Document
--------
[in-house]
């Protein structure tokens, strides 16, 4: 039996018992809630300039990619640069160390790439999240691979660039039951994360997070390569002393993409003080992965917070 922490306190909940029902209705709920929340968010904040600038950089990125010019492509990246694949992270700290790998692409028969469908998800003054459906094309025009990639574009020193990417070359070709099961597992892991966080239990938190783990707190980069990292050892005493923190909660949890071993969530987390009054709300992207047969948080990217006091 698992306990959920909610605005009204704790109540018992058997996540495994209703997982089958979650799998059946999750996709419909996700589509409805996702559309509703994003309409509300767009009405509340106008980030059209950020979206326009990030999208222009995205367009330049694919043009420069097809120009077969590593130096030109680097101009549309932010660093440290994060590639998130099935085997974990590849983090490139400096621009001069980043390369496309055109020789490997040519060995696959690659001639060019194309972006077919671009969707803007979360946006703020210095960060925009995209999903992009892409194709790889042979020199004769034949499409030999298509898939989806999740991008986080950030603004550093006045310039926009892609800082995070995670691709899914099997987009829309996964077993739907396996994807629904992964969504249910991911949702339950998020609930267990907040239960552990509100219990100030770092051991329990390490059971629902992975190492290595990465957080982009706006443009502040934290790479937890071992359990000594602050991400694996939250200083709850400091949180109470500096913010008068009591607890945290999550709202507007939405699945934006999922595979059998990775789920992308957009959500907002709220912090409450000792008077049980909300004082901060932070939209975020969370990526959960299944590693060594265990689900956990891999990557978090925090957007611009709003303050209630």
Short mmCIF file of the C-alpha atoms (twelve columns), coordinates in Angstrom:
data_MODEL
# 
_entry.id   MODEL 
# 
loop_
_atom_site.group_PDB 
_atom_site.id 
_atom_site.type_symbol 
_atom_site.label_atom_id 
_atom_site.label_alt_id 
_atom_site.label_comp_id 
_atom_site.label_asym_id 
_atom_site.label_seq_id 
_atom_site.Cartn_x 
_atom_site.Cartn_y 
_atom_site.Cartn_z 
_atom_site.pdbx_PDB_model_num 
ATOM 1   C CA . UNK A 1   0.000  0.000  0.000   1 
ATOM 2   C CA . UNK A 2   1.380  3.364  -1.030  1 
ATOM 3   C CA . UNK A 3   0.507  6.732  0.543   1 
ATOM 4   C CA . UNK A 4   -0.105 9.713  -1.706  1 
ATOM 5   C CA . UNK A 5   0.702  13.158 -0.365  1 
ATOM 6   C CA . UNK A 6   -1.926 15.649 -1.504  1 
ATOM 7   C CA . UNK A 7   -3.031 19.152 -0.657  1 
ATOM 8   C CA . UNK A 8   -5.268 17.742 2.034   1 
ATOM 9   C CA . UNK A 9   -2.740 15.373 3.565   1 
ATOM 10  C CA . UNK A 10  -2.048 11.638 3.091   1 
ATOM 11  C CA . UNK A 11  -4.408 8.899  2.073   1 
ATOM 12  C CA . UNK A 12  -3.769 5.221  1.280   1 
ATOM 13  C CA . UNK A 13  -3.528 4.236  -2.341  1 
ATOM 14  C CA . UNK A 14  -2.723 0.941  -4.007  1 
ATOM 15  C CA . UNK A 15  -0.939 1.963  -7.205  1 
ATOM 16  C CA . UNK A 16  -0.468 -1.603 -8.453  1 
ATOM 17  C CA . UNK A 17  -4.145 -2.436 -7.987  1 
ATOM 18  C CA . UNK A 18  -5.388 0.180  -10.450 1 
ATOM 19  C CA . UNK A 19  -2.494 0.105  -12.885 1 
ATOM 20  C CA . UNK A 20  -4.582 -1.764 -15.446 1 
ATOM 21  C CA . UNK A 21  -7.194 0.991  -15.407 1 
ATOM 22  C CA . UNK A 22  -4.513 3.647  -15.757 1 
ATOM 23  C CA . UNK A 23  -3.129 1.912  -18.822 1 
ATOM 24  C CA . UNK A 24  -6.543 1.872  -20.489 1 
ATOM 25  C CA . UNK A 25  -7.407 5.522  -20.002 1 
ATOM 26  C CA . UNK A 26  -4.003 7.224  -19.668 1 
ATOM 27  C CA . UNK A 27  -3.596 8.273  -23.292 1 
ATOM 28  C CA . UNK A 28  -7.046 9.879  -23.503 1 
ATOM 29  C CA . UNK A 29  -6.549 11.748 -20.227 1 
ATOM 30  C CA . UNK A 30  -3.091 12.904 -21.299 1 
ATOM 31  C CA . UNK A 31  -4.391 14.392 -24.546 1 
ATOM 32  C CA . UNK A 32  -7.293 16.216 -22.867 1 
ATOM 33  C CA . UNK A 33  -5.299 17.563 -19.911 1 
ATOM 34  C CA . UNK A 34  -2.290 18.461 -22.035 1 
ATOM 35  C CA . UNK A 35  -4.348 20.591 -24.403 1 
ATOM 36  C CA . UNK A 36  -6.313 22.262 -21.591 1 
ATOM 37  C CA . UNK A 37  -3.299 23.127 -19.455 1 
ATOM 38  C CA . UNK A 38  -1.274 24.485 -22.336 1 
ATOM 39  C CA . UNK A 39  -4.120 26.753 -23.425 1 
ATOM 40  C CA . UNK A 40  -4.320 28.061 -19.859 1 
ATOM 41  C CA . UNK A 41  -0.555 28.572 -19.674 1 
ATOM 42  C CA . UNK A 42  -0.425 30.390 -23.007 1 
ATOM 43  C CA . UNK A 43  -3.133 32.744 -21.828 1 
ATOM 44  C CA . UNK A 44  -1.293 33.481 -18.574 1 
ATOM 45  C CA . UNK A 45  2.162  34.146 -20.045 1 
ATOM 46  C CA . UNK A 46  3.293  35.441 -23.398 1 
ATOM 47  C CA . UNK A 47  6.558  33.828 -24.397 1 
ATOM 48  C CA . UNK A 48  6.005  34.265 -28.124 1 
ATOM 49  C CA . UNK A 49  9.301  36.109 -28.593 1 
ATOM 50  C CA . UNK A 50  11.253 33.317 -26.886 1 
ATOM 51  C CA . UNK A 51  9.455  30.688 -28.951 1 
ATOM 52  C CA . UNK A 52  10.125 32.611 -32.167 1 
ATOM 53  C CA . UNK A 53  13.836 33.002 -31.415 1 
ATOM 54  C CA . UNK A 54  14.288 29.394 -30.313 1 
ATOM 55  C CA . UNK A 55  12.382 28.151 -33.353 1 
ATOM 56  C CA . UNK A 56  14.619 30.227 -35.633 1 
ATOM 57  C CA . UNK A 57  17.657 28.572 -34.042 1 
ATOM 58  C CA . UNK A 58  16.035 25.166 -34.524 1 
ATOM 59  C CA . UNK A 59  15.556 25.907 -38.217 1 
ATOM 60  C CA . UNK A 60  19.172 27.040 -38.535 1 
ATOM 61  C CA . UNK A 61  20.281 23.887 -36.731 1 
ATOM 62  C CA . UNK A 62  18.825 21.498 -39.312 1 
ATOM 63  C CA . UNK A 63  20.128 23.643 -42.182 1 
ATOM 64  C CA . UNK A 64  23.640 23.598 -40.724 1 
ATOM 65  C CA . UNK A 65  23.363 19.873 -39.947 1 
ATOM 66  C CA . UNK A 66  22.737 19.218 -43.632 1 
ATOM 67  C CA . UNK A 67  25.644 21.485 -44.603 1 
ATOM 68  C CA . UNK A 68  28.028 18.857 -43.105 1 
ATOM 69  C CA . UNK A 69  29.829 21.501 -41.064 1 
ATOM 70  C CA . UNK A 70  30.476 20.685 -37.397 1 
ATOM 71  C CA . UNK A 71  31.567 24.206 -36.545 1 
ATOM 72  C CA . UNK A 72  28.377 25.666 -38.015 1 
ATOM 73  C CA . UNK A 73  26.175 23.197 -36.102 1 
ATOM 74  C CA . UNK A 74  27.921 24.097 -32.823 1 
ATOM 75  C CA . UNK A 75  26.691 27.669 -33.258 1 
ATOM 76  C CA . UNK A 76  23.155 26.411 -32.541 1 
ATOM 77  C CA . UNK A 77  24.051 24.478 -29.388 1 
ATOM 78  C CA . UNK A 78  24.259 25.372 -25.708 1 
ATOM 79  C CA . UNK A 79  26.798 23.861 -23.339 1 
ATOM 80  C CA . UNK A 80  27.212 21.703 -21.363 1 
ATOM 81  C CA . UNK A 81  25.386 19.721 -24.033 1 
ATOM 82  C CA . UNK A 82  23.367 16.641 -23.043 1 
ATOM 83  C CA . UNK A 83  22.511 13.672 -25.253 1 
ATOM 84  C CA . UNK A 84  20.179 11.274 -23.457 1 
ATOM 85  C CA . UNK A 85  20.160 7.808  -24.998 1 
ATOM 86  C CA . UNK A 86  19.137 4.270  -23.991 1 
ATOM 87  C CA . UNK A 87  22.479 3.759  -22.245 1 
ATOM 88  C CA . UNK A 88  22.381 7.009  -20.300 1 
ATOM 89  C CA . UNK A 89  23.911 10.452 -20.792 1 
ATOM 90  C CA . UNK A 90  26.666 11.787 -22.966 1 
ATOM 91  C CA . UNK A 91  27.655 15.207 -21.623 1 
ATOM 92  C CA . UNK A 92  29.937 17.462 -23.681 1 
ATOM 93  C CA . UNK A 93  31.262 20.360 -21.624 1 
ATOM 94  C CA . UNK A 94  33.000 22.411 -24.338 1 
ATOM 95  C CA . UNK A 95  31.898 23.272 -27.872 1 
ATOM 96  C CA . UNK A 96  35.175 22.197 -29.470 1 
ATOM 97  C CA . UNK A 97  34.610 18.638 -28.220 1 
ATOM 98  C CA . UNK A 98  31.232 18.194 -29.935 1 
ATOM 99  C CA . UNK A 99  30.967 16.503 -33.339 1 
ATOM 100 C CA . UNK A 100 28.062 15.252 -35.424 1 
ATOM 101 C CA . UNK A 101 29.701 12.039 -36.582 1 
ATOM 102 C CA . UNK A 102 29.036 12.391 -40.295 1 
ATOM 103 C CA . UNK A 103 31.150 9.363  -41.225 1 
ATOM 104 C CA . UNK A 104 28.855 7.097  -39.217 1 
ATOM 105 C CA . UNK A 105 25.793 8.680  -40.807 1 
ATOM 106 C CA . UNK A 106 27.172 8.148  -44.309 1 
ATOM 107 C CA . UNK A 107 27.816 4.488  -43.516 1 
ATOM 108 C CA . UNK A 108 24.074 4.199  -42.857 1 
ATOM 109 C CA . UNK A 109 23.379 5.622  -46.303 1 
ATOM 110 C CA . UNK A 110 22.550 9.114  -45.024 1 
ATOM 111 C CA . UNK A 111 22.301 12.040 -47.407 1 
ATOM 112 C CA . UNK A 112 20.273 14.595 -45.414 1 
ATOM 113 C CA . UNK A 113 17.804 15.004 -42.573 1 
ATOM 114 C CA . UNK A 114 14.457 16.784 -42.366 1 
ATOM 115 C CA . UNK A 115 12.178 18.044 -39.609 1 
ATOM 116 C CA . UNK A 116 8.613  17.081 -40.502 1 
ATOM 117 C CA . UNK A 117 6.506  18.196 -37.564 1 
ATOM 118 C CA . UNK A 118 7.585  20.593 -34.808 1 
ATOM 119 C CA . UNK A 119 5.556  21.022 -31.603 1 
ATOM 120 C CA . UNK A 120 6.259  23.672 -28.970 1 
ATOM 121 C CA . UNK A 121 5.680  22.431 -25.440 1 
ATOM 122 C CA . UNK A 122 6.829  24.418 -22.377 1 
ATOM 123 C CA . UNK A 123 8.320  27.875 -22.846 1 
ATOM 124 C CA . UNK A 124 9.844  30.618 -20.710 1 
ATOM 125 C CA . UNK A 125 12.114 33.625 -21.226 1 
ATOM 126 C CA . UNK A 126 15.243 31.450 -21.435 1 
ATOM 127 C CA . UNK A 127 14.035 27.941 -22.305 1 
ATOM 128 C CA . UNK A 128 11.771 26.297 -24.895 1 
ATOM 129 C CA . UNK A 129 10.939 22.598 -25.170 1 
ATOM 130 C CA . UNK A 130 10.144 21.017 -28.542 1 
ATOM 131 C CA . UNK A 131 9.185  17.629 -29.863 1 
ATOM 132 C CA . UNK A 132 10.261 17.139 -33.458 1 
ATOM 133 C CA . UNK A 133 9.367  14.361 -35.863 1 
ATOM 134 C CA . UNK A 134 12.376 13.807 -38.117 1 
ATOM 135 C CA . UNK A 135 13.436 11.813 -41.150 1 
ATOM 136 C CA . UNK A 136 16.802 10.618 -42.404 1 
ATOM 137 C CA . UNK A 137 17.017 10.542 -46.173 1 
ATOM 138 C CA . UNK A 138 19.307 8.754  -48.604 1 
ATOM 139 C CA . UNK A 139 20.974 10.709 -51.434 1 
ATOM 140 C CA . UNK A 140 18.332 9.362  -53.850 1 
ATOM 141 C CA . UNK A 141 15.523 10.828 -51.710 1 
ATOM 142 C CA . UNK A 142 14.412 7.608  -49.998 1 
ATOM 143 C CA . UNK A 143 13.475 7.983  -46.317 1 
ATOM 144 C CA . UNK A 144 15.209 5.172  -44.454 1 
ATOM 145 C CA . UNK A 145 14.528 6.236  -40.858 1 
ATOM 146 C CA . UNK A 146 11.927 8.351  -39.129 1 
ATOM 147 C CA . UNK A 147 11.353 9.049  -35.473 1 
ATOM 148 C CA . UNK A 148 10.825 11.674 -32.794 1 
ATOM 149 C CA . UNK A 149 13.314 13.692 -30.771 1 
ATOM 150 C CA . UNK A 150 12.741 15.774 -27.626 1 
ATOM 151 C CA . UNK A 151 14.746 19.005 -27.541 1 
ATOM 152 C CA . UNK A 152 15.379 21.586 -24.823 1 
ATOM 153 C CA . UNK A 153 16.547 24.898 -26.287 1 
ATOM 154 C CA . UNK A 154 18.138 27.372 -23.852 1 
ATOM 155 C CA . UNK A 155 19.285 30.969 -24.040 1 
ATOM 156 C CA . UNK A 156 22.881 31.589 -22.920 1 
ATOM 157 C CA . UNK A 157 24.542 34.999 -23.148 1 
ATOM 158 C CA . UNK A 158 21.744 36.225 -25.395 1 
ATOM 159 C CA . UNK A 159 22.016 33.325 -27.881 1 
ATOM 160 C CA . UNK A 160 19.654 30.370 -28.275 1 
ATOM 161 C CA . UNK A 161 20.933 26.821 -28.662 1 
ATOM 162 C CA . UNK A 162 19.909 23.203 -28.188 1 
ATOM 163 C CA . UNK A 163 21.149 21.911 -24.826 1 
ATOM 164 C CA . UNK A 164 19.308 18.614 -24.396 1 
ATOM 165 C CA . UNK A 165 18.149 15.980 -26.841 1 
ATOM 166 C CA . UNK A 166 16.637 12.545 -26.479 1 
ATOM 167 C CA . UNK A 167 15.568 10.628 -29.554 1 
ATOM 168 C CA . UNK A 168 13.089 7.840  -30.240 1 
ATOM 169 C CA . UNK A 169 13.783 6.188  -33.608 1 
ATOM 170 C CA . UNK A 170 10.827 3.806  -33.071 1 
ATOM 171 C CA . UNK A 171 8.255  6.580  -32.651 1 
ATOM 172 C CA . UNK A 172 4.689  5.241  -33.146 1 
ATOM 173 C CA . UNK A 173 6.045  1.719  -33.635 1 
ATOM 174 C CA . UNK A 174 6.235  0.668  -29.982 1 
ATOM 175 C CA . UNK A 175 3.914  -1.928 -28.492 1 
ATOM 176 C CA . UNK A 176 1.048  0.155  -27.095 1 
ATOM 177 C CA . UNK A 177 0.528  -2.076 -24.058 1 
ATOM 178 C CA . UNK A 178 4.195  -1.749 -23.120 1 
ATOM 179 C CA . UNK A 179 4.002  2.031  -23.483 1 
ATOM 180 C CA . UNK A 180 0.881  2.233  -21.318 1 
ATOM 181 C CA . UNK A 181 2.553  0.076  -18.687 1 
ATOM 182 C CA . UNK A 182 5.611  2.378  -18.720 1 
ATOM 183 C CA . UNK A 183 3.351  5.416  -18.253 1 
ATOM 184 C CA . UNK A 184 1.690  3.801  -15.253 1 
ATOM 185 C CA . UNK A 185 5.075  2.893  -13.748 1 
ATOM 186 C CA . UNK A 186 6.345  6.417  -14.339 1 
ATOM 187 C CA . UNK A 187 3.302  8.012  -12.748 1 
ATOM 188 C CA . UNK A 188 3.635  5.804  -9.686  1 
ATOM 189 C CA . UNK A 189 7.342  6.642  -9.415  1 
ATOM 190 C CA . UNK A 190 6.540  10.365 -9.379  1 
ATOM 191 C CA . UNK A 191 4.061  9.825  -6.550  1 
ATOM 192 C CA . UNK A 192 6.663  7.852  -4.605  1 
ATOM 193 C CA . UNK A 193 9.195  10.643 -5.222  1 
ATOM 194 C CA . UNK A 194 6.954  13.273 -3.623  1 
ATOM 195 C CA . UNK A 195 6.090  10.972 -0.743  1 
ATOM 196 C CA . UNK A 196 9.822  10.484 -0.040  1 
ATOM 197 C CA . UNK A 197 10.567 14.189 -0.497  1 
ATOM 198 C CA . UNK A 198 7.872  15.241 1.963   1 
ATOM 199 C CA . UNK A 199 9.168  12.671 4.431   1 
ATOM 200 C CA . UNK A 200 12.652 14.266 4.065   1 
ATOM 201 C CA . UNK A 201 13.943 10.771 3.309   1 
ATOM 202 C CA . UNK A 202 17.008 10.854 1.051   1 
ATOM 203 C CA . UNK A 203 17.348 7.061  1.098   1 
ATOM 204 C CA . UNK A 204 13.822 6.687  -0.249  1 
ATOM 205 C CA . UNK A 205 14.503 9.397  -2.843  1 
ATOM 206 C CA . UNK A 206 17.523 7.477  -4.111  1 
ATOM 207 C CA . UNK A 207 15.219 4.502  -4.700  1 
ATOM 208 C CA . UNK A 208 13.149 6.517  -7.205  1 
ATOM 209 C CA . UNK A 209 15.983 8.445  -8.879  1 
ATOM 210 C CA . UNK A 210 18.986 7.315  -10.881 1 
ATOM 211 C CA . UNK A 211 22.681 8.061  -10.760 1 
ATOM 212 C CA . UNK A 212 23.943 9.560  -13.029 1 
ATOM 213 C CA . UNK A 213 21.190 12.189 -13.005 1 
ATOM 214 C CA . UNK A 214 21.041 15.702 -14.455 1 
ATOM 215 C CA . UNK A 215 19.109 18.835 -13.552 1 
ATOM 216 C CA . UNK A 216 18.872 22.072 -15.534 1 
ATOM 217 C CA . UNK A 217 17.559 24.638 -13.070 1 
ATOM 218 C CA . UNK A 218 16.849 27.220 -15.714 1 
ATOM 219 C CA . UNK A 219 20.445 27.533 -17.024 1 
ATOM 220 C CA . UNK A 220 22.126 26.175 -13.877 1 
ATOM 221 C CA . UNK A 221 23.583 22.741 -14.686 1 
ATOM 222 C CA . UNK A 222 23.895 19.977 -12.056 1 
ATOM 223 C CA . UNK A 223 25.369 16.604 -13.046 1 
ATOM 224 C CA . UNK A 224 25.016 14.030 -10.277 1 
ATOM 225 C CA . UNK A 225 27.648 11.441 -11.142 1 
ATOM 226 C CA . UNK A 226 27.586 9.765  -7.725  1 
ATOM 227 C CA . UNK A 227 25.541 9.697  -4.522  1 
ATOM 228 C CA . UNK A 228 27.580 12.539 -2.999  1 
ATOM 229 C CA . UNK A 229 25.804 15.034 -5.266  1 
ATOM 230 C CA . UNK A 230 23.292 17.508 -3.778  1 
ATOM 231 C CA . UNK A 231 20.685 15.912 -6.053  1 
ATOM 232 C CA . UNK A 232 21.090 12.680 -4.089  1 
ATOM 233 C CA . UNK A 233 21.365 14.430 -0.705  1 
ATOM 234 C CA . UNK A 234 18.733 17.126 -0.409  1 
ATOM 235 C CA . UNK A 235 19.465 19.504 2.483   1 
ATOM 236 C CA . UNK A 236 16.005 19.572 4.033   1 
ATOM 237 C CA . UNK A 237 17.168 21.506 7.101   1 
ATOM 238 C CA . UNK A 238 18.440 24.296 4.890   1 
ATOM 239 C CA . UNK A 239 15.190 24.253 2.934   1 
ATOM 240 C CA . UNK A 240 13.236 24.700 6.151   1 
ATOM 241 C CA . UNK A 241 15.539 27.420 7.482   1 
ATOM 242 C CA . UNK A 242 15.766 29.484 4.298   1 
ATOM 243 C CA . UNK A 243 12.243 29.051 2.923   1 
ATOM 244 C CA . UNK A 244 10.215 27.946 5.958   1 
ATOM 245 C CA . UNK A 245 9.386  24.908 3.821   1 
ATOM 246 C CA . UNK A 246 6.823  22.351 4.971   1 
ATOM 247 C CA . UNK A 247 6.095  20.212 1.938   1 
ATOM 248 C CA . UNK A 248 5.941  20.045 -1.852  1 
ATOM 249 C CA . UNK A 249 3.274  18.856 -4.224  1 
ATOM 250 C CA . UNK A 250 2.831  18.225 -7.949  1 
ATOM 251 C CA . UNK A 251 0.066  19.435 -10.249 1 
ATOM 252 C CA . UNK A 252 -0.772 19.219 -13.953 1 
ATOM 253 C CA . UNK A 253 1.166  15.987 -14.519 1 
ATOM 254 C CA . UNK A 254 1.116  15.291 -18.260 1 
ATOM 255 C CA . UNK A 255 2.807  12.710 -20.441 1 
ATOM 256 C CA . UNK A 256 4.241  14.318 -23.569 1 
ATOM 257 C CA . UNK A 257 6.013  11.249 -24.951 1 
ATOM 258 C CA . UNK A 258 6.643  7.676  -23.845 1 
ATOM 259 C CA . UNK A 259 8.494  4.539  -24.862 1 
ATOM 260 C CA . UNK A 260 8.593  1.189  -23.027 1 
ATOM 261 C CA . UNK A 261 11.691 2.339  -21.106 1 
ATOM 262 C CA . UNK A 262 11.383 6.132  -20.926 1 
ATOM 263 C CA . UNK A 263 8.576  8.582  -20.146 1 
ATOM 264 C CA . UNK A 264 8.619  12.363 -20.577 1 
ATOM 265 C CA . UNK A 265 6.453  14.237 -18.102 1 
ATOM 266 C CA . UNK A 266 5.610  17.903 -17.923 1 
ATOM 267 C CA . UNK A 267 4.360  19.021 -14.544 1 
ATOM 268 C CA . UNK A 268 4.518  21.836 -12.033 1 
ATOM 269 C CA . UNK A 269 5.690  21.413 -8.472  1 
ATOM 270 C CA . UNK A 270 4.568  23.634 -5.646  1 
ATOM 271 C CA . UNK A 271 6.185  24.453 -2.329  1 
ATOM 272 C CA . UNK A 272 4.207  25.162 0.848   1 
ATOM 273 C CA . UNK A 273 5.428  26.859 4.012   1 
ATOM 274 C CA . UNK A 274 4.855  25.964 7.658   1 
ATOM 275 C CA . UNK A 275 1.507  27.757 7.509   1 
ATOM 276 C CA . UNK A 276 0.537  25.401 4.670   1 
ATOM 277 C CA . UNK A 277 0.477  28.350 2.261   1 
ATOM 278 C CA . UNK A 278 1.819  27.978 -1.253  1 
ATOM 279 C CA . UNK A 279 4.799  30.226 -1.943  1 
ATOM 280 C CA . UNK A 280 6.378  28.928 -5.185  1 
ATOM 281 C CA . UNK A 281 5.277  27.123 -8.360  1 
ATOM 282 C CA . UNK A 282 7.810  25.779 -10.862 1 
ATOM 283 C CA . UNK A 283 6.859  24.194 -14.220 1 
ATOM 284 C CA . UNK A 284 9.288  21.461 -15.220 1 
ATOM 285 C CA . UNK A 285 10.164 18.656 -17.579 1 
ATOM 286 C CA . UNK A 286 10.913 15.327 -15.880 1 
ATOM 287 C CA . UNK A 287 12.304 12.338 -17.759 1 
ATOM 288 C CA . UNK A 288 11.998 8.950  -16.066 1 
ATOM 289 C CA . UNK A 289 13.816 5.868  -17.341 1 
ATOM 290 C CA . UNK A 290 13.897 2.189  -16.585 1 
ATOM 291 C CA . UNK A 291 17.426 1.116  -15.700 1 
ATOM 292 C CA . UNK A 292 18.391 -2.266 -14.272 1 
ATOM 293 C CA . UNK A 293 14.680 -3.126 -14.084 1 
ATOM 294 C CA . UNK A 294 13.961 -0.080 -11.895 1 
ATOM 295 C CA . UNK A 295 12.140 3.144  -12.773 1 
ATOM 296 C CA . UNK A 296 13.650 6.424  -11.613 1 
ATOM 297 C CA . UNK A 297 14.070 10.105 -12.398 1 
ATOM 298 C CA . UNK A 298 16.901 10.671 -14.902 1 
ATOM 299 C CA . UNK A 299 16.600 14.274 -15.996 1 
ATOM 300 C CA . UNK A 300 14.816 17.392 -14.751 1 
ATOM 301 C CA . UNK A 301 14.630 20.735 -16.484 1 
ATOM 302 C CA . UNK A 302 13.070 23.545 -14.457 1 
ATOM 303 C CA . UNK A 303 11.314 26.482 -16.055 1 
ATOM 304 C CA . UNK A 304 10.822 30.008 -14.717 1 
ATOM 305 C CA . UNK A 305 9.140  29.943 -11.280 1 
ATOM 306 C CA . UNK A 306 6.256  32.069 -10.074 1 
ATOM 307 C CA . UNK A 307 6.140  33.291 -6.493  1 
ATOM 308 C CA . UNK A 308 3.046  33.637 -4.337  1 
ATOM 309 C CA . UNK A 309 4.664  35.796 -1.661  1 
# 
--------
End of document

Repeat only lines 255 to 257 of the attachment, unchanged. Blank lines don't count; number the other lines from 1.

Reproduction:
ATOM 235 C CA . UNK A 235 19.465 19.504 2.483   1 
ATOM 236 C CA . UNK A 236 16.005 19.572 4.033   1 
ATOM 237 C CA . UNK A 237 17.168 21.506 7.101   1 